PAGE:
This is the male of the 'Blue ant' or Bluebottle we all knew as kids - a large, wingless female wasp in metallic electric blue with red legs.
Although not often seen there were several found on this day.
A large and intimidating wasp with dramatic colours which targets large spiders as prey. This one was rummaging around in Ghania (swordgrass) and refused to give me a good view of it's abdomen. I believe the abdomen can vary somewhat with the amount of black or orange banding.
This 12mm long wasp was working in a fresh tree hole (E ironbark) coming and going every 60 seconds. I blocked the hole for a minute to get some shots when she returned. Similar to other Paralastor but the main abdominal band has a distinct notch.
A 20 mm black wasp with striking thin white markings on thorax and abdomen. Head and legs showed diffuse white patches. Legs showed short spikes and appeared unusually long and were held spread out around the body like a spider.
Spotted making a burrow in soil beside a walking track.
This wasp was about 20 mm long with yellow markings on thorax and head. Scutellum was yellow as were parts of the legs. The abdomen was an amber colour and slightly dorso-ventrally flattened. Wings were clear.
My thanks to Tony D for identifying the genus and for the following information "Beautiful wasp! Features of note for Labium are the large hind claws, ovipositor just barely projecting in females (as seen here), antennae more or less semi-clavate, and head longish below eyes (shown in third pic)."
Looking like a 5 mm piece of bird-dropping, this little black and white capsule is a cocoon of an ichneumon wasp. It was attached to the leaves on this young tree and wrapped around it was the skin of its larval host - a lepidopteran. Mimicking bird-dropping and wrapping the skin of the larval host over and around is, apparently, one of the many strategies employed by ichneumonids to escape attacks from hyperparasitoids. Spotted on a young black wattle (Acacia mearnsii) in a nature reserve.
This small wasp ( a case-moth larvae parasite wasp) was about 10 mm long and very active. The narrow abdomen had thin white bands and a moderate size ovipositor. Head, antennae and thorax were black. The hind legs had black and white markings while the other legs were a pale yellow.
Spotted actively searching low plants (in this case the bumblebee weed) in a riparian area.
Very often we find eucalyptus leaves that have been delaminated and puffed into a 'pillow' with a large internal void. This tiny wasp might be part of the story. It was at a rough opening on this puffed leaf and seems to be extricating itself from a skin just inside the hole. About 6mm long with distinctive black pterostigma and a longish flexed abdomen.. It turns out that this is a type of sawfly. Black over the thorax should be Phylacteophaga froggatti (male)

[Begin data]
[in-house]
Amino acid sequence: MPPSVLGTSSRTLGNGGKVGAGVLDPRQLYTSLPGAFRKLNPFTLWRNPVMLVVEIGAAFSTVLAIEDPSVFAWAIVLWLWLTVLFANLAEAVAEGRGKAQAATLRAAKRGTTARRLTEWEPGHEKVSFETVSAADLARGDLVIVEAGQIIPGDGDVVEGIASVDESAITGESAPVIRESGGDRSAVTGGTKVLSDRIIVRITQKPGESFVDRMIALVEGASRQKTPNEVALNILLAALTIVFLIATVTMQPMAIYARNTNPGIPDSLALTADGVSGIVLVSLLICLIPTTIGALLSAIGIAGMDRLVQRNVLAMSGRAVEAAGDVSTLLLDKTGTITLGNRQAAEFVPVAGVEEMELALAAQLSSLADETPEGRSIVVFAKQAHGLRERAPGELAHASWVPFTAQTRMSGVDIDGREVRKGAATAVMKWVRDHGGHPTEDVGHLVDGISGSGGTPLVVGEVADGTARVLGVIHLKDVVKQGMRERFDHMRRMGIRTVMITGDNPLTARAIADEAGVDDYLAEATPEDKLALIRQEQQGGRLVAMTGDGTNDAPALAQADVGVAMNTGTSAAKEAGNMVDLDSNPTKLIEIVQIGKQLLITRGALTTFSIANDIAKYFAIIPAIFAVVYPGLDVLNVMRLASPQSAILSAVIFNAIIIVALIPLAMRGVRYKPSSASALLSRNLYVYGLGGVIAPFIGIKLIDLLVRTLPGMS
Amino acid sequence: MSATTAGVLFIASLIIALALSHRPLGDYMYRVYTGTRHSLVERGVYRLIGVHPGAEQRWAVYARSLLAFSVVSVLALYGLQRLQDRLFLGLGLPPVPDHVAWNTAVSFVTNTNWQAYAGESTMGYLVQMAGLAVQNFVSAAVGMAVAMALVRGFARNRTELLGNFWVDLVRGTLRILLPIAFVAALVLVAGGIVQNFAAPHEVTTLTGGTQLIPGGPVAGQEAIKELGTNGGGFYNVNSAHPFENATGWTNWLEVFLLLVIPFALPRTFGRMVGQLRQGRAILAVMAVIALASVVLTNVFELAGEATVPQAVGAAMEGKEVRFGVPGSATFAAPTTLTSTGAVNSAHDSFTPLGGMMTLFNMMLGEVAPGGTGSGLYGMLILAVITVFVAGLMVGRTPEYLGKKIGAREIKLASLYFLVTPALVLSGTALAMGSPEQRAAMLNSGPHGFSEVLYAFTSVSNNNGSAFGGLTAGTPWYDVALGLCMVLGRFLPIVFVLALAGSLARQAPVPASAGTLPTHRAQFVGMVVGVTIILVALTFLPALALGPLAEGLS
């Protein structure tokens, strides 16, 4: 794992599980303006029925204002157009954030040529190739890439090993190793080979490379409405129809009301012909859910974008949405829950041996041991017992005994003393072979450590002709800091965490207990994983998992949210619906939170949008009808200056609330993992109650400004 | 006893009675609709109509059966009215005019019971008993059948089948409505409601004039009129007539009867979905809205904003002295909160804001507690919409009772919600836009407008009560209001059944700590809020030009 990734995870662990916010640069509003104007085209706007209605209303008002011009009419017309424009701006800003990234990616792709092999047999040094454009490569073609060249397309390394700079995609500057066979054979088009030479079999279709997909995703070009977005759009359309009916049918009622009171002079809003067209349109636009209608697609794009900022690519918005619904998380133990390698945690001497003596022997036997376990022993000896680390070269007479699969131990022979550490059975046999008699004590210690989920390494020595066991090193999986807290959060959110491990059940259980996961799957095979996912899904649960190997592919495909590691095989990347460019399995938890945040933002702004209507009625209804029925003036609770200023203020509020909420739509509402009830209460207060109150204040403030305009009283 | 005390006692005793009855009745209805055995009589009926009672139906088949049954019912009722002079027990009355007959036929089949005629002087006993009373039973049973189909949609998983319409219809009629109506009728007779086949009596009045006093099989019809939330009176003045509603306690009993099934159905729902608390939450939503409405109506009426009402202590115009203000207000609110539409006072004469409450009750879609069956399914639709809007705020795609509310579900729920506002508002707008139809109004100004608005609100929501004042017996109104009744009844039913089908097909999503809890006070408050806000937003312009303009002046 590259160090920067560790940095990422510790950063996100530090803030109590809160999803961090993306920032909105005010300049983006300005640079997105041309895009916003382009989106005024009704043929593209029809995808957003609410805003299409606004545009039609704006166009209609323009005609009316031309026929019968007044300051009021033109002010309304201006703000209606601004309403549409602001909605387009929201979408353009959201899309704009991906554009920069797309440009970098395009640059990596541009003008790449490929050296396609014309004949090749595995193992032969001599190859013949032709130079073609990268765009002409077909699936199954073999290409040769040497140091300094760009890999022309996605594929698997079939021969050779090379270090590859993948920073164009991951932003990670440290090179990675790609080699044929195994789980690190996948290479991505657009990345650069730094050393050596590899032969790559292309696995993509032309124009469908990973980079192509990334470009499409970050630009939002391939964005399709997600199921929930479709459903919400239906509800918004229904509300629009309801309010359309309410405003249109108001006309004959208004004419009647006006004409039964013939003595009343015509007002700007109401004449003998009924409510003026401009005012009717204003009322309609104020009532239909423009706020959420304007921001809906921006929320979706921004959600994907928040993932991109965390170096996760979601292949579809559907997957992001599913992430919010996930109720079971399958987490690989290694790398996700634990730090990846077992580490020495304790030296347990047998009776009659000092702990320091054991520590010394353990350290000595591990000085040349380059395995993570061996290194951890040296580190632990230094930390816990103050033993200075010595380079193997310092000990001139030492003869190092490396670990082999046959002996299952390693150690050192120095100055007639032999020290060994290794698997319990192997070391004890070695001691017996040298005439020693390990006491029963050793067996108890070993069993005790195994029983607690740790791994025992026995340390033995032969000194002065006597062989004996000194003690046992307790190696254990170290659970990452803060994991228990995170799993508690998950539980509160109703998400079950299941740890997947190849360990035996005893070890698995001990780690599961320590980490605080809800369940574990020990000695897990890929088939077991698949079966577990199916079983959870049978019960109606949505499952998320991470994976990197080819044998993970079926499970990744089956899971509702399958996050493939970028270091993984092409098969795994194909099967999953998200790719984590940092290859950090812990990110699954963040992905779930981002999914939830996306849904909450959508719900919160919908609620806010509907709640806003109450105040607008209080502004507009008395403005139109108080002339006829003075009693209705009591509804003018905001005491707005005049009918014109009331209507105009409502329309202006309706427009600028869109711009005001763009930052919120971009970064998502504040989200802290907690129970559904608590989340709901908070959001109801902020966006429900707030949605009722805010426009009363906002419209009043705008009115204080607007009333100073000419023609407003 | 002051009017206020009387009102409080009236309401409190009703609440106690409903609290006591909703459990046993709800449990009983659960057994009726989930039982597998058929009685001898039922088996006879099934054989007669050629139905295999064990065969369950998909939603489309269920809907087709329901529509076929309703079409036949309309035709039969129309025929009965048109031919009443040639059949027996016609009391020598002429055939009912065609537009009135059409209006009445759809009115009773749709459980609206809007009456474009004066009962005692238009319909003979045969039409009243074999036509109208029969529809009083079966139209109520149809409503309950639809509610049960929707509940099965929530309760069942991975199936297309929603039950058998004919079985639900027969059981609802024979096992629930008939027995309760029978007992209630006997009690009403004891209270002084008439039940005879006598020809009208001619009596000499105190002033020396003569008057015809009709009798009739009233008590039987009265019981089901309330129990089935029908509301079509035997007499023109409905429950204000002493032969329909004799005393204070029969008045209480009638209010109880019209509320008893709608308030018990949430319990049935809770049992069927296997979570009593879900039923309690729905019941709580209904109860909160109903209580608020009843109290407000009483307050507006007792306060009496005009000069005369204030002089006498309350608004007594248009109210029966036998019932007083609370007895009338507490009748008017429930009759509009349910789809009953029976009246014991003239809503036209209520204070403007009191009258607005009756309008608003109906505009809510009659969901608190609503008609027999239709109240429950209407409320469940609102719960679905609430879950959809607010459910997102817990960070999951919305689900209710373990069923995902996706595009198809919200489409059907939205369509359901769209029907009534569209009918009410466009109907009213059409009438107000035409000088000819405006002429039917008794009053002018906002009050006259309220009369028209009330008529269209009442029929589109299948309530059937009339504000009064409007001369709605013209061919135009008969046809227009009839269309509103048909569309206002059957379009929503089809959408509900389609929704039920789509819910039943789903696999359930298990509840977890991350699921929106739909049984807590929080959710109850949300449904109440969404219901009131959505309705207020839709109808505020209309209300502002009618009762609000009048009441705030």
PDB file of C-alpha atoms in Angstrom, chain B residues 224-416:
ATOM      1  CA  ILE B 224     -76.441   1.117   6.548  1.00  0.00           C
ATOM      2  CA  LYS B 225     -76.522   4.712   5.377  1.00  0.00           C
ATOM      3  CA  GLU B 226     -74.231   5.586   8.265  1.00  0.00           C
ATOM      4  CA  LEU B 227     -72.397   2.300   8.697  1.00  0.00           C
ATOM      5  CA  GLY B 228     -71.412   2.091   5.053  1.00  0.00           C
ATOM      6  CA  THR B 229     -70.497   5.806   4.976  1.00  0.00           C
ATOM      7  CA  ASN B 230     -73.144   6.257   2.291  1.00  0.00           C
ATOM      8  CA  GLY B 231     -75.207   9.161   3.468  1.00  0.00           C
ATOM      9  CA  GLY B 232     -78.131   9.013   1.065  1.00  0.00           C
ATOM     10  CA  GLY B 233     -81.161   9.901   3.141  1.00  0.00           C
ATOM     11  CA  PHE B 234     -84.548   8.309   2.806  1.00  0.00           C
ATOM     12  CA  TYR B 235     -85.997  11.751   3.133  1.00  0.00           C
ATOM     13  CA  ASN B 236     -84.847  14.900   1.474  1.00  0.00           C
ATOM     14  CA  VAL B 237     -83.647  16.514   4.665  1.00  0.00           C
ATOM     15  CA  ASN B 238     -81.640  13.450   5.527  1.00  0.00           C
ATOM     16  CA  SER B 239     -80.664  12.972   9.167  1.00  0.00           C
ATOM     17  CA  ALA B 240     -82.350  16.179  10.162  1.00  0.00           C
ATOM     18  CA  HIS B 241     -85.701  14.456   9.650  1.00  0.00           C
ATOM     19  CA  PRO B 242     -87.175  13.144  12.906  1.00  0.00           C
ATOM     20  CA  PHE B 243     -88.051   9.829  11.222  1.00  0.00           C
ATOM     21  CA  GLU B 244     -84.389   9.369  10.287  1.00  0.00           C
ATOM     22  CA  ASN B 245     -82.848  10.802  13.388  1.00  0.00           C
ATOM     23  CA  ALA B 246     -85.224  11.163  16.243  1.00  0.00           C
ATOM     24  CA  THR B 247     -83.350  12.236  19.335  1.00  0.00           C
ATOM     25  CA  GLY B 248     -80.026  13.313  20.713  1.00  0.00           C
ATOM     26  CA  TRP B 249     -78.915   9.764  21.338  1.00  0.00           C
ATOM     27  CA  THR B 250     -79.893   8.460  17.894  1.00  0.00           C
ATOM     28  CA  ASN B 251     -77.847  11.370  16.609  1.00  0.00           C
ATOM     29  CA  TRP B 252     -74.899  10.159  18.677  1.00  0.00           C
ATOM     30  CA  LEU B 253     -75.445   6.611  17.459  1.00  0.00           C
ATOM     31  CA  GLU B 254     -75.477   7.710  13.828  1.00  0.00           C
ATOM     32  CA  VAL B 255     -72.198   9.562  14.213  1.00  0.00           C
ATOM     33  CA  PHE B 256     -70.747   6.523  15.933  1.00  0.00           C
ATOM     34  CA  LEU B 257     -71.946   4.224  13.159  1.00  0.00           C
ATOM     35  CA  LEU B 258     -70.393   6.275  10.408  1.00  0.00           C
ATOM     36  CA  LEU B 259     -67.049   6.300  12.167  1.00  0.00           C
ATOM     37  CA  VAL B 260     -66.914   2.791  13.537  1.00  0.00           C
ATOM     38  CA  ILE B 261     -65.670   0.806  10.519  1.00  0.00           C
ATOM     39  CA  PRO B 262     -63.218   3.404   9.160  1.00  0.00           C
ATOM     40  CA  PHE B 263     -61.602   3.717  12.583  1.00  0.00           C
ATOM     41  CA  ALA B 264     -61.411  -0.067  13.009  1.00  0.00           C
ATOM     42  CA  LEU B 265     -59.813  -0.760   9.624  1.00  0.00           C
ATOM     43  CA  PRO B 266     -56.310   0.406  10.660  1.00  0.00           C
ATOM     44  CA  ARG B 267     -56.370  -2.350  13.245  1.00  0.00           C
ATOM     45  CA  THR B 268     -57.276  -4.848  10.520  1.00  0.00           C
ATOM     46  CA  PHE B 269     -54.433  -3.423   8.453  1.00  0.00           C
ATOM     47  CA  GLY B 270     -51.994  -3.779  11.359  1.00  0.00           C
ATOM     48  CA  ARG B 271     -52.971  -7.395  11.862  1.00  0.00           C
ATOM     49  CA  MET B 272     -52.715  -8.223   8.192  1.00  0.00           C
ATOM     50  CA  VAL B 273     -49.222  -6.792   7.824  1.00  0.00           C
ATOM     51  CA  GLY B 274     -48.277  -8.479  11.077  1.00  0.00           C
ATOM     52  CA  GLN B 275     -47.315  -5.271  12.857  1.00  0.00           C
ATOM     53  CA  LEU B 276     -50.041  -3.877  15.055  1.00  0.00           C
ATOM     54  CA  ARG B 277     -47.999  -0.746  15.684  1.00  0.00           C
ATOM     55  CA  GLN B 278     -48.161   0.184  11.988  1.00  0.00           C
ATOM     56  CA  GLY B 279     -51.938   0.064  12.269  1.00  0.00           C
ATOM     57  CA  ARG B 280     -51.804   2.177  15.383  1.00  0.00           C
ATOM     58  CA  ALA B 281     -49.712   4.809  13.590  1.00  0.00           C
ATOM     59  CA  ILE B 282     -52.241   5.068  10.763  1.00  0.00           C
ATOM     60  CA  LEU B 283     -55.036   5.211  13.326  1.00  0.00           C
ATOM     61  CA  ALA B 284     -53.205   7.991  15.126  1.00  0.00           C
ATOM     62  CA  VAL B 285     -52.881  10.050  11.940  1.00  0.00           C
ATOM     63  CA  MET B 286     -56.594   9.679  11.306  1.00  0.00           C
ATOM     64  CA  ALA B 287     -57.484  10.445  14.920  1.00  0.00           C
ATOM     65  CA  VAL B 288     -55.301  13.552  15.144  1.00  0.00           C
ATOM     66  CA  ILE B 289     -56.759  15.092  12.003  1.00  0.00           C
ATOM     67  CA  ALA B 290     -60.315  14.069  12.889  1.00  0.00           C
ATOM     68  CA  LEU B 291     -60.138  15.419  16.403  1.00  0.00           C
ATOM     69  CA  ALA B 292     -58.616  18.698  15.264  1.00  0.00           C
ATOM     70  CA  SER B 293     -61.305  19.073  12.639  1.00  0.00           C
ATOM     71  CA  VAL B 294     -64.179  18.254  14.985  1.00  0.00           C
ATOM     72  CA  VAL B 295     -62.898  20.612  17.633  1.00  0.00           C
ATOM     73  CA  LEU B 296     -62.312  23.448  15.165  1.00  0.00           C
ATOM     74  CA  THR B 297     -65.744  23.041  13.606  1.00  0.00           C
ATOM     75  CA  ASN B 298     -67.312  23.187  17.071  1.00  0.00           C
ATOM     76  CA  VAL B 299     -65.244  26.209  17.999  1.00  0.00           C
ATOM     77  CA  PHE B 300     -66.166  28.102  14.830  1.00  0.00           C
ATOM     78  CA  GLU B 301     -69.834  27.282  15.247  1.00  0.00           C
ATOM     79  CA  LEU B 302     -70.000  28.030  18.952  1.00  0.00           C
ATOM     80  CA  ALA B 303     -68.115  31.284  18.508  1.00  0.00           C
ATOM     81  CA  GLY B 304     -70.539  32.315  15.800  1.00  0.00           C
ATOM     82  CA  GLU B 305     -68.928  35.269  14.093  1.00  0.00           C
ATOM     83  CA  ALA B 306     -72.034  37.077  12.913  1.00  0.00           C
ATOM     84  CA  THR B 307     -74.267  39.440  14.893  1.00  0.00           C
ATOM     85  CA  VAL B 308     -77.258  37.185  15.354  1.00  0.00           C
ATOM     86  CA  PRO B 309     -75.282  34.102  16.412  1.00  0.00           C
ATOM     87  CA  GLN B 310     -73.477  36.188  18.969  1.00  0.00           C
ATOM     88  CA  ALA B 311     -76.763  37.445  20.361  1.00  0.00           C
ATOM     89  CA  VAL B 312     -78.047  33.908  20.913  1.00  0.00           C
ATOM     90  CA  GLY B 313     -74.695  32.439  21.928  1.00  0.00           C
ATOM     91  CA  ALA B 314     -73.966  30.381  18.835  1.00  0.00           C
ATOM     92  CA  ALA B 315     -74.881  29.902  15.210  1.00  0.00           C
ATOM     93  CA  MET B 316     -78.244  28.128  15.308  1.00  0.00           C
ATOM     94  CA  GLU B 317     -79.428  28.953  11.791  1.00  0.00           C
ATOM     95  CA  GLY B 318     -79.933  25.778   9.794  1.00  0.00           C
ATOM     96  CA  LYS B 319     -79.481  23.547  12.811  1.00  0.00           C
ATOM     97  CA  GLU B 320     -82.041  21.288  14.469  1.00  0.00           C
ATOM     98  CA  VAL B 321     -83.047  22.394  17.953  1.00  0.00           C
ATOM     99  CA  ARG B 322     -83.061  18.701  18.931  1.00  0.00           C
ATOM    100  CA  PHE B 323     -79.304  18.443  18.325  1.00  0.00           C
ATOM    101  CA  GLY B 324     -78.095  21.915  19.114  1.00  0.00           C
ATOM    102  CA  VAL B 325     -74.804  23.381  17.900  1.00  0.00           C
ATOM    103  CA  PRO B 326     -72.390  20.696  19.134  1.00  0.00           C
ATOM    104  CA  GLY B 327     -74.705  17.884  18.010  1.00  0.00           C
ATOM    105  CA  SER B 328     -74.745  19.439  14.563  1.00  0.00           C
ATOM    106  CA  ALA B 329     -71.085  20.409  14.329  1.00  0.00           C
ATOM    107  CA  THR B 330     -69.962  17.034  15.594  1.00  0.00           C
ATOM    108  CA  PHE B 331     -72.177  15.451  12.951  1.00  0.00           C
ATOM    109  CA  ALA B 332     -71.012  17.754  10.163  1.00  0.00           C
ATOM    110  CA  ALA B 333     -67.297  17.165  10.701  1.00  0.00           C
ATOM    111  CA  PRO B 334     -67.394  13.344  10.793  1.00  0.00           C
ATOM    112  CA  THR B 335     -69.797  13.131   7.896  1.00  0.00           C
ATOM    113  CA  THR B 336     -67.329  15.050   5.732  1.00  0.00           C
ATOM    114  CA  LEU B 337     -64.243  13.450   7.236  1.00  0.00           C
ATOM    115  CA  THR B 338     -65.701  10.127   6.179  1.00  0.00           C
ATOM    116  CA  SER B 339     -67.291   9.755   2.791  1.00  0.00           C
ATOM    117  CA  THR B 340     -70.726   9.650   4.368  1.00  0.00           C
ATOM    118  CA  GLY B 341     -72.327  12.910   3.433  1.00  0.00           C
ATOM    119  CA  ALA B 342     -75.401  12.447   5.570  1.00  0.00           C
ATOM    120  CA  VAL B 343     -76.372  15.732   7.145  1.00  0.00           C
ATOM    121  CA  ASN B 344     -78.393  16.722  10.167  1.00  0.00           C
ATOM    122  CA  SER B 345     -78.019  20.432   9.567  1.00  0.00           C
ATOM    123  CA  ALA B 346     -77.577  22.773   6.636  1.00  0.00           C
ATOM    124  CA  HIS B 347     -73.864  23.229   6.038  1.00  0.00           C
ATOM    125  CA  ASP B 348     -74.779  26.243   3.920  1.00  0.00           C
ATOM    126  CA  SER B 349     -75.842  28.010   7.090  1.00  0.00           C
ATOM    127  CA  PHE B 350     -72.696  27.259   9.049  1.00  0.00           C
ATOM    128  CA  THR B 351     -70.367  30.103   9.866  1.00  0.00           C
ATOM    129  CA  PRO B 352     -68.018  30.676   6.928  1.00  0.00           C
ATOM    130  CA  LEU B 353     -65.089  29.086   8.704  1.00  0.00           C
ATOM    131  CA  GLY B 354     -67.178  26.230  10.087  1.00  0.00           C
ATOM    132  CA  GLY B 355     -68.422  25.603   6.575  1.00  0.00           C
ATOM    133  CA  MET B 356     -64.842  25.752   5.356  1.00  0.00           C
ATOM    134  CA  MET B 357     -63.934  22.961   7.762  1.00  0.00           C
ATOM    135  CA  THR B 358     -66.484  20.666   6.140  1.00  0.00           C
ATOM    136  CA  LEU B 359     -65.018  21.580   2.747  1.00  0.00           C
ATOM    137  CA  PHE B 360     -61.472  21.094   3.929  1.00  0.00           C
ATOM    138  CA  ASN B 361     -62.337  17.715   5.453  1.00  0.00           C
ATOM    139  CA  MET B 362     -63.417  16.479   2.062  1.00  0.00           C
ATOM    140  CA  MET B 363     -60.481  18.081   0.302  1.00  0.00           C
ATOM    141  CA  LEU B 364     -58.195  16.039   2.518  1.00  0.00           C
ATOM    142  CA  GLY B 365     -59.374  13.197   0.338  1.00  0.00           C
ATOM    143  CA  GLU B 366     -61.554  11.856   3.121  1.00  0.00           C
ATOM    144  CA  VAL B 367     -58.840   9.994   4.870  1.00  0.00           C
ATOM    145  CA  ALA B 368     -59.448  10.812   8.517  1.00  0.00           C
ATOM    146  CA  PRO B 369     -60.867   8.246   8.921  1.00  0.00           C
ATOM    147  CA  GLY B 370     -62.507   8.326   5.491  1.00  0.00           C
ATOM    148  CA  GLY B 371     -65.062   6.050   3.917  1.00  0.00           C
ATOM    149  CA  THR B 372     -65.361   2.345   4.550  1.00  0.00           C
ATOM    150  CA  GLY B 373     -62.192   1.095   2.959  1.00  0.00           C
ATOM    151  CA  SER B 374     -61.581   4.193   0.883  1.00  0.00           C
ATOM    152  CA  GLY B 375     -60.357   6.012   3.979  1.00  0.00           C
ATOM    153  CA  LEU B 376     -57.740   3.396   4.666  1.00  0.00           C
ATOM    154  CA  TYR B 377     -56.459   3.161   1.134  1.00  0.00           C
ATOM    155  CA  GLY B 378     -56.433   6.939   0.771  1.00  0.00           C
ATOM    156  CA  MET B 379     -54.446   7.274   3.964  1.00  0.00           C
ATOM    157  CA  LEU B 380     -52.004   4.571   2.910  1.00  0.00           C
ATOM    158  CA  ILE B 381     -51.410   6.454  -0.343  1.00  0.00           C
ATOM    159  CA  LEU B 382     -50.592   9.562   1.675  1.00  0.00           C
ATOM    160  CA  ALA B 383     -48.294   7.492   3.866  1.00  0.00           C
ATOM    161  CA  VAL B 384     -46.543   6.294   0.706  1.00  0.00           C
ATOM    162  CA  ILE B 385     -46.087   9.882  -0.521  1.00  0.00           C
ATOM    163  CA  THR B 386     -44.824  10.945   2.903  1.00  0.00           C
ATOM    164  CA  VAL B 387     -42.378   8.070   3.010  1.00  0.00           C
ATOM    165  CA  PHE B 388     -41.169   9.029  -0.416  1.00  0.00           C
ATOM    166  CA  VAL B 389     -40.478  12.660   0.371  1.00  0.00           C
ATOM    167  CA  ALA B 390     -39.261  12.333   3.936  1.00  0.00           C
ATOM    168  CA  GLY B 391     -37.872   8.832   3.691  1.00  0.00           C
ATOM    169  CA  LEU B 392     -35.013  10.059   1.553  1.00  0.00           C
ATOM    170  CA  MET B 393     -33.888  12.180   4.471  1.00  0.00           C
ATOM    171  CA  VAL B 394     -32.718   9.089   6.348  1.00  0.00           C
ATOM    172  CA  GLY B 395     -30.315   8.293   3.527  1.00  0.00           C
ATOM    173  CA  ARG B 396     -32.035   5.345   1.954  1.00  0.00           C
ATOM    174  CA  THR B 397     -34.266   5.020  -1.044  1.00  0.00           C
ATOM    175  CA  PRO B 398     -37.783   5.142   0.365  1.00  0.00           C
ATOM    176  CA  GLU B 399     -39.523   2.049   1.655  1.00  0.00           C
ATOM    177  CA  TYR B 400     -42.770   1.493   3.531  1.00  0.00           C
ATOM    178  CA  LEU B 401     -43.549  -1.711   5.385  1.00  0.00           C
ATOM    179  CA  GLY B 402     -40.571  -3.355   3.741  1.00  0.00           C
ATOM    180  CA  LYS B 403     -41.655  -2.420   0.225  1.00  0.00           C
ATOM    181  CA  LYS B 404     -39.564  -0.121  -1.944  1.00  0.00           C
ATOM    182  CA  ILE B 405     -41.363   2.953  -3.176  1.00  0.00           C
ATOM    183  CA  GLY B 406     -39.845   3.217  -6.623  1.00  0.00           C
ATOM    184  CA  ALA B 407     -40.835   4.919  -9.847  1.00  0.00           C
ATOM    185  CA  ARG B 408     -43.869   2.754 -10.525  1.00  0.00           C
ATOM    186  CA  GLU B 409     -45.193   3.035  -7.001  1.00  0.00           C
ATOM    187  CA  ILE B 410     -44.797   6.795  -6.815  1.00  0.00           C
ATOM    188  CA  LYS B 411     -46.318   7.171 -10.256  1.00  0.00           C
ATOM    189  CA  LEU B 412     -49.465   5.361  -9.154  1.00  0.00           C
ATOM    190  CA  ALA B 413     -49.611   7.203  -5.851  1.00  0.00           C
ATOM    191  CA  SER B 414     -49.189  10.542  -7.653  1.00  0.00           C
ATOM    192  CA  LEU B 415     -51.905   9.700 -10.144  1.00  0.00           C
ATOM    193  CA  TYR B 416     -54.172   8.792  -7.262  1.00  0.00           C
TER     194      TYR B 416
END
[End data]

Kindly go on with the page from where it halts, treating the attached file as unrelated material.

A tree laden with pendulose galls over more than 75% of its leaves. These are produced by a small scale insect (hemipteran). A busy wasp was taking full advantage by laying eggs into the deep gall chambers.
Silky Hairstreak caterpillars with attendant ants.
On a broad leafed wattle these small, black caterpillars were apparently be lovingly looked after by groups of grey and black ants. The caterpillars were about 15mm long. I could not see what the ants were getting from the caterpillar but they seemed to be regularly checking the rear end.
In a local nature reserve adjoining a large national park both dominated by various eucalyptus species.
"Occurring mainly in the Dandenong Ranges where it breeds on wattles (Acacia sp.). An early spring species whose larvae feed on Blackwood (A. melanoxylon) and Silver Wattle (A. dealbata). The larvae are attended by the strong smelling ant, Anonychomyrma biconvexa. Pupation usually occurs under the bark of nearby eucalypts. " - Museum Victoria
Conservation status HIGHLY VULNERABLE
This strange little wasp was drowning in a tank of rainwater. After scooping it out it gradually came back into action on a paper towel and turned out to be an unusual type.
About 15mm long overall. An unusual sectioned, tapered abdomen which seemed very flexible.
Suburban back yard. Very cold damp conditions.
A unusual wasp family with only one genus with only 3 species in Australia. Monomachus antipodalis is the only species found in Victoria.
A fascinating, two-toned ichneumon wasp about 30mm long overall with a large, gasteruptid-style abdomen which was regularly pumping up and down. Nice blue eyes.
On a wall at night at the local school. Attracted by strong lights.